That said, it is evident from your request to have this letter printed in the SB that you desire to use it as a fo­rum to ask the denomination, “Does Rev. Koole support the decision of the Synod of 2017…?” And, “Does Rev. Koole agree with the decisions of Synod of 2018…?” And what? If one does not publicly declare “I concur,” his orthodoxy is to be questioned?

Let our readers understand, the SB is not required to give you such a forum. It is a question whether your letter should be printed. Strictly speaking, if you as a colleague have evidence that a writer is not abiding by the decisions of our synods, then you should either ap­proach him privately with your concerns or go the proper way of charging him with not abiding by decisions of the broader assemblies, perhaps even being guilty of agitating against them. That is Church Polity 101. Not raising suspicions about another publicly.

But I have decided to answer this publicly and use it as an occasion for the instruction of our members. And so, Brother VanderWal, you have been granted your public forum.

Let us be clear here—what I and every other PRC officebearer (and minister in particular) are governed by is the “Formula of Subscription.” There we read,

We declare, moreover, that we not only reject all errors that militate against this doctrine [confessional truths] and particularly those which were condemned by the above mentioned synod [Dordt], but that we are disposed to refute and contradict these, and to exert ourselves in keeping the church free from such errors.

Notice, the reference is to “doctrines” (and by im­plication, also decisions that pertain to defining those doctrines in times of controversy). The reference is not to all decisions, as for instance, those that occur when matters of discipline are adjudicated by our broader as­semblies. Against such decisions one may not agitate, but must acquiesce. Meaning what? Not necessarily that one is fully convinced of them, but that one will not militate publicly or agitate privately against said decisions.

So, here follows my response.

First of all, regarding decisions of our broader as­semblies that touch upon doctrines: Brother, you may be sure if I have any difficulty with a doctrinal position taken by our broader assemblies (recent ones included) or with decisions that I am convinced impinge on the freedom of biblical preaching, our broader assemblies will hear from me. It would be my sacred duty. This coming synod should indicate how I assess the doctrinal judgments of our recent synods.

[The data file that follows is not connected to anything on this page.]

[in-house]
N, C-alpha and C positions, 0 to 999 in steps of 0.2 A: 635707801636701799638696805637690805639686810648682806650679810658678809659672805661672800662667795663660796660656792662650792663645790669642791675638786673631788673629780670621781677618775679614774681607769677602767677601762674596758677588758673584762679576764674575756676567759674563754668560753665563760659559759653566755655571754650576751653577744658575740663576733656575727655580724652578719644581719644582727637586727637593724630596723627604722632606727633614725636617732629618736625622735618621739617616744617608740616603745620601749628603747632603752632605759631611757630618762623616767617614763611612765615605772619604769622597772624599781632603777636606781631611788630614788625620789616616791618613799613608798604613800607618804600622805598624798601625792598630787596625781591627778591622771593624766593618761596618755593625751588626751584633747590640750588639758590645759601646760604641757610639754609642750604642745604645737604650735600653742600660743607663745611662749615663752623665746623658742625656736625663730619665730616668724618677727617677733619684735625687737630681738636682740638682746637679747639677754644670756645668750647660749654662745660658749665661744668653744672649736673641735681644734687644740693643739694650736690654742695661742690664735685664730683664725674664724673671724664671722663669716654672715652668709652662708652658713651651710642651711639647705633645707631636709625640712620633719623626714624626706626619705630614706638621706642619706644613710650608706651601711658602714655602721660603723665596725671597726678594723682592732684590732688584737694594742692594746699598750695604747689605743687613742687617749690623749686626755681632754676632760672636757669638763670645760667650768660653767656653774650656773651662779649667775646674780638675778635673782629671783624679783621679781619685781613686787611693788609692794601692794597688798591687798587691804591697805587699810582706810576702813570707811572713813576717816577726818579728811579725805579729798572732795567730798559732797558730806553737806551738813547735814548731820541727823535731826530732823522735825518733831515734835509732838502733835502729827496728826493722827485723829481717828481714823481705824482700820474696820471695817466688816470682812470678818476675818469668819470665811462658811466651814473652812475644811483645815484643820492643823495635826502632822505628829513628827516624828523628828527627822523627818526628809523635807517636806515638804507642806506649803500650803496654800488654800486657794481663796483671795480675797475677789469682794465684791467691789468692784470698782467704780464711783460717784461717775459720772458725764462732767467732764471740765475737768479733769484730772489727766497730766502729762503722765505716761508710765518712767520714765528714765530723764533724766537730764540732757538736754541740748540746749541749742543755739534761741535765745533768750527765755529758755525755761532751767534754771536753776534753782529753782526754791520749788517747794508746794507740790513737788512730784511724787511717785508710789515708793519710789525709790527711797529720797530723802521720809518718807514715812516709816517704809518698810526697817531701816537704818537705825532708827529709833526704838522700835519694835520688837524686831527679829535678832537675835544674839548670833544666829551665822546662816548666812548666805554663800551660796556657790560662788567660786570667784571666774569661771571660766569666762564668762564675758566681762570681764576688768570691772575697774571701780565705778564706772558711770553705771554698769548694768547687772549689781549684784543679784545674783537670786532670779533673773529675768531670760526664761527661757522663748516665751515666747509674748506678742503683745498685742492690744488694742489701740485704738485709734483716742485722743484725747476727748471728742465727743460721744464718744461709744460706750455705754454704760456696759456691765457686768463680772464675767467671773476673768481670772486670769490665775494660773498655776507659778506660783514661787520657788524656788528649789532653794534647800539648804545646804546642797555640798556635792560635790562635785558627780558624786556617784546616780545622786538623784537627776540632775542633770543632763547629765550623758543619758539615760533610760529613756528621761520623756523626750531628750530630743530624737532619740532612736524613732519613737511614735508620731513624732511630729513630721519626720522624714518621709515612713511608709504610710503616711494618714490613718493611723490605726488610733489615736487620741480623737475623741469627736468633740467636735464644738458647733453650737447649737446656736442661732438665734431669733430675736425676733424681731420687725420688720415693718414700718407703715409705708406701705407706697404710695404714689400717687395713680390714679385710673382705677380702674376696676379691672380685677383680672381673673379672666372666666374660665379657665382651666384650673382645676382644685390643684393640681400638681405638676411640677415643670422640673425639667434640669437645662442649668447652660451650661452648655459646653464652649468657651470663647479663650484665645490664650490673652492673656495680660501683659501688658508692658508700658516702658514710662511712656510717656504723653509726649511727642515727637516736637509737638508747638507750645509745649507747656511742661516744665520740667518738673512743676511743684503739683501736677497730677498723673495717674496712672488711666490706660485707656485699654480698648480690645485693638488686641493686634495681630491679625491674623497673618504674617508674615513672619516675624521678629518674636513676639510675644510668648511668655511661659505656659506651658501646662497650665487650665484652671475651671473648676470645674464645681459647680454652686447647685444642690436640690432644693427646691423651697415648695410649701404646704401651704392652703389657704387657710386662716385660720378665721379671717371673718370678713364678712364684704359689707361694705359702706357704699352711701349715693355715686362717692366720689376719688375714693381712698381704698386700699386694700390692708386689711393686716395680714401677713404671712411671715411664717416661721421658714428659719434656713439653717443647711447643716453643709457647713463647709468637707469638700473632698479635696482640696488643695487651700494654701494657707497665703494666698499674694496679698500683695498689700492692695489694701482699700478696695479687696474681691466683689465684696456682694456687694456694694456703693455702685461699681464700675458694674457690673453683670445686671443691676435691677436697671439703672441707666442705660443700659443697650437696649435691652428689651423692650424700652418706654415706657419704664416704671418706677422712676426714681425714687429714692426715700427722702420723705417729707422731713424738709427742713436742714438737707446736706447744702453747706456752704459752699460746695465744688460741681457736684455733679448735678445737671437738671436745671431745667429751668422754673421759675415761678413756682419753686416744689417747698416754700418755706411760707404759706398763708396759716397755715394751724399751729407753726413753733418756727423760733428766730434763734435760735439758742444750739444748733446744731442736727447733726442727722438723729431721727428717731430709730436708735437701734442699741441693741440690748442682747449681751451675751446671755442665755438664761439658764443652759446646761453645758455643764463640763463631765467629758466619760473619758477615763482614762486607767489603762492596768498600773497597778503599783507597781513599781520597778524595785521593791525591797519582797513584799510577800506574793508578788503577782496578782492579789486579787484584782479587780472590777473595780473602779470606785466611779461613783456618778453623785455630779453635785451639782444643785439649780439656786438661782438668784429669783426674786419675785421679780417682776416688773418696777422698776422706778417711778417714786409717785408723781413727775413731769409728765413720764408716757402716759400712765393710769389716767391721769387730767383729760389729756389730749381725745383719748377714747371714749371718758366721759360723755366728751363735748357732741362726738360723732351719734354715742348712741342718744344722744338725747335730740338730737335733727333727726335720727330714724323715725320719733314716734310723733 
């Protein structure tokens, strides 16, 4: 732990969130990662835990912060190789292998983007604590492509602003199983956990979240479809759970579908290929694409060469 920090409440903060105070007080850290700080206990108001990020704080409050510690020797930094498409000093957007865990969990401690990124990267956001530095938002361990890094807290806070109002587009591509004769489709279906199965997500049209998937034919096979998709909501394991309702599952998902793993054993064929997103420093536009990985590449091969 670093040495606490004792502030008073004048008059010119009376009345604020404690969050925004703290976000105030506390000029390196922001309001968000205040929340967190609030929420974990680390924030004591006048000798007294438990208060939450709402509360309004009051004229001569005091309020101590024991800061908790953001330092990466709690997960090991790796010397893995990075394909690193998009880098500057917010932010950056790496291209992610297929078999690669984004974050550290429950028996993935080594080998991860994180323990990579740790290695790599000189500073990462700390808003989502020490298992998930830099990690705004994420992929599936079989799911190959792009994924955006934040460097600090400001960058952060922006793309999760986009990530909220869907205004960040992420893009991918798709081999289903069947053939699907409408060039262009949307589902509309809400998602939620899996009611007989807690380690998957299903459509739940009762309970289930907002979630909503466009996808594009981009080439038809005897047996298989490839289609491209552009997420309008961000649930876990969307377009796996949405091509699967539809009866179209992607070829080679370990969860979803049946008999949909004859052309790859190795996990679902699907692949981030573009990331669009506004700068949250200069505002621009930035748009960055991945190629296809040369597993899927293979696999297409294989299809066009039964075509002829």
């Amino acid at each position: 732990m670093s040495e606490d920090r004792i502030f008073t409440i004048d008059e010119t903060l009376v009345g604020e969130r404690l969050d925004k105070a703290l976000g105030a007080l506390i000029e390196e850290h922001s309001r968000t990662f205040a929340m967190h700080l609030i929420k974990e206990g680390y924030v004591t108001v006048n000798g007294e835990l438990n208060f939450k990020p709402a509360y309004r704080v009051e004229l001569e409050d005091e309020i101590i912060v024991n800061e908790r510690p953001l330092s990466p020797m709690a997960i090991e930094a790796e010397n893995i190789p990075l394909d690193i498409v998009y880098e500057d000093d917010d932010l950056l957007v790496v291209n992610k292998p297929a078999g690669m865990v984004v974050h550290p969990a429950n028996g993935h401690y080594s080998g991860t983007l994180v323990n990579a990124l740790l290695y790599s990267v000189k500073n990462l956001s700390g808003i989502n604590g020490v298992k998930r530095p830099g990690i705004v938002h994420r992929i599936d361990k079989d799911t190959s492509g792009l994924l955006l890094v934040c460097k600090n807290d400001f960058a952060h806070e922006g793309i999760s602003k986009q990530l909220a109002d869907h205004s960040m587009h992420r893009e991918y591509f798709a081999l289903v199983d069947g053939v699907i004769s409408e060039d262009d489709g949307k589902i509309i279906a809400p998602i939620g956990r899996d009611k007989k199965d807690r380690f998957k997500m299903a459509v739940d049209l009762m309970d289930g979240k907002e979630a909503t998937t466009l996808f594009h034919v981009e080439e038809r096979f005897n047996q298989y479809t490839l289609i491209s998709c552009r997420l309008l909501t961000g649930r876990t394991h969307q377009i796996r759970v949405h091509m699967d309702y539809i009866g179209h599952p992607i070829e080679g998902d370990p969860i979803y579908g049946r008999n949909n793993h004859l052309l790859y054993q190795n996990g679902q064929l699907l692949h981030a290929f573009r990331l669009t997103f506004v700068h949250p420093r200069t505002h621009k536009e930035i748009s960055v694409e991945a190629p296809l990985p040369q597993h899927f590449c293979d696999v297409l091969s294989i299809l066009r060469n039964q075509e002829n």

If nothing is there, you may come to only one con­clusion.

As for the other matter your raise, a decision of the 2017 synod exonerating a brother’s name, freedom of conscience is reserved, that is, about whether one is in full agreement with synods’ decisions or is not.

This is how it has always been, and must continue to be.

Those with experience on our broader assemblies should know that.


One that comes readily to mind, as stated above, would be approval of increased censure that consistories have brought to the assemblies. I can recall more than one instance in which the delegates disagreed on wheth­er censure should be increased (and even whether the charge should have been made to begin with!). And the assemblies’ final decisions were not unanimous. Now the question: did those who dissented have to indicate their agreement? Was this required? Should it have been? As for those of whom this was not required, and as of yet have not indicated their agreement, what shall we do with them? Question their standing as office­bearers? Since when?

Further, a number of controversial issues dealt with by our broader assemblies over the past few decades could also be presented. One of recent memory is the controversy that arose over the interpretation of Article 21 of the Church Order (having to do with consistories promoting good Christian schools), particularly the implication of the phrase “according to the demands of the covenant.” As you well know, there were two entrenched schools of thought on that issue. Decisions of Classis East were protested and appealed by officebear­ers. The appeals were not upheld. I was a delegate at both synods. Not all the officebearers present agreed with our synod’s final decisions.

And now the point: those who protested or who as delegates voiced their dissent were not required to declare whether they agreed with the decision. Whether they were (or are to this day) convinced of the judgment of our churches in this matter was left to their individu­al consciences. Regardless of where they now stand on the matter, they have acquiesced and not agitated. They remain officebearers in good standing to this day.

That must not change. It would violate our Church Order, Article 31. According to our interpretation of Article 31, decisions are settled and binding unless syn­od changes them. This means that there is allowance for freedom of conscience in non-doctrinal decisions, as long as one acquiesces, and does not agitate against them. In addition, we have never adopted the view that some take—that all decisions taken by the broader assemblies must be taken back to the local councils and all the officebearers go on record as expressing agreement with them. This has never been the Protestant Reformed view or practice.

Are we now to change that stand? If we did, it would appear we have quite a backlog of business to take care of as churches. And any number of our officebearers must be viewed as being under a cloud of suspicion.

I trust this is not where we are heading.

And so it is with the case referred to in your letter, Brother VanderWal.

How I (and perhaps others) assess the perspective of a brother whom the synod has exonerated must be left to my freedom of conscience. I need not tell you or our churches whether I think the synod’s judgment was cor­rect or not. But if I remain unconvinced of synod’s judg­ment (and note that “if”), I may not agitate so as to cast aspersions on the brother’s cleared name, but must deal with the brother as a member in good standing—just as some have had to do in other discipline cases that ended in decisions with which they have disagreed.

Notice, I do not say that I disagree with our recent synod’s verdict. But even if I did, I would not be required to tell it to the churches.

Let us, therefore, have an end of this business of rais­ing suspicions based on men’s silence, and go forward as committed to the same confessional truths.

Yours for the cause of God and truth,

Rev. Kenneth Koole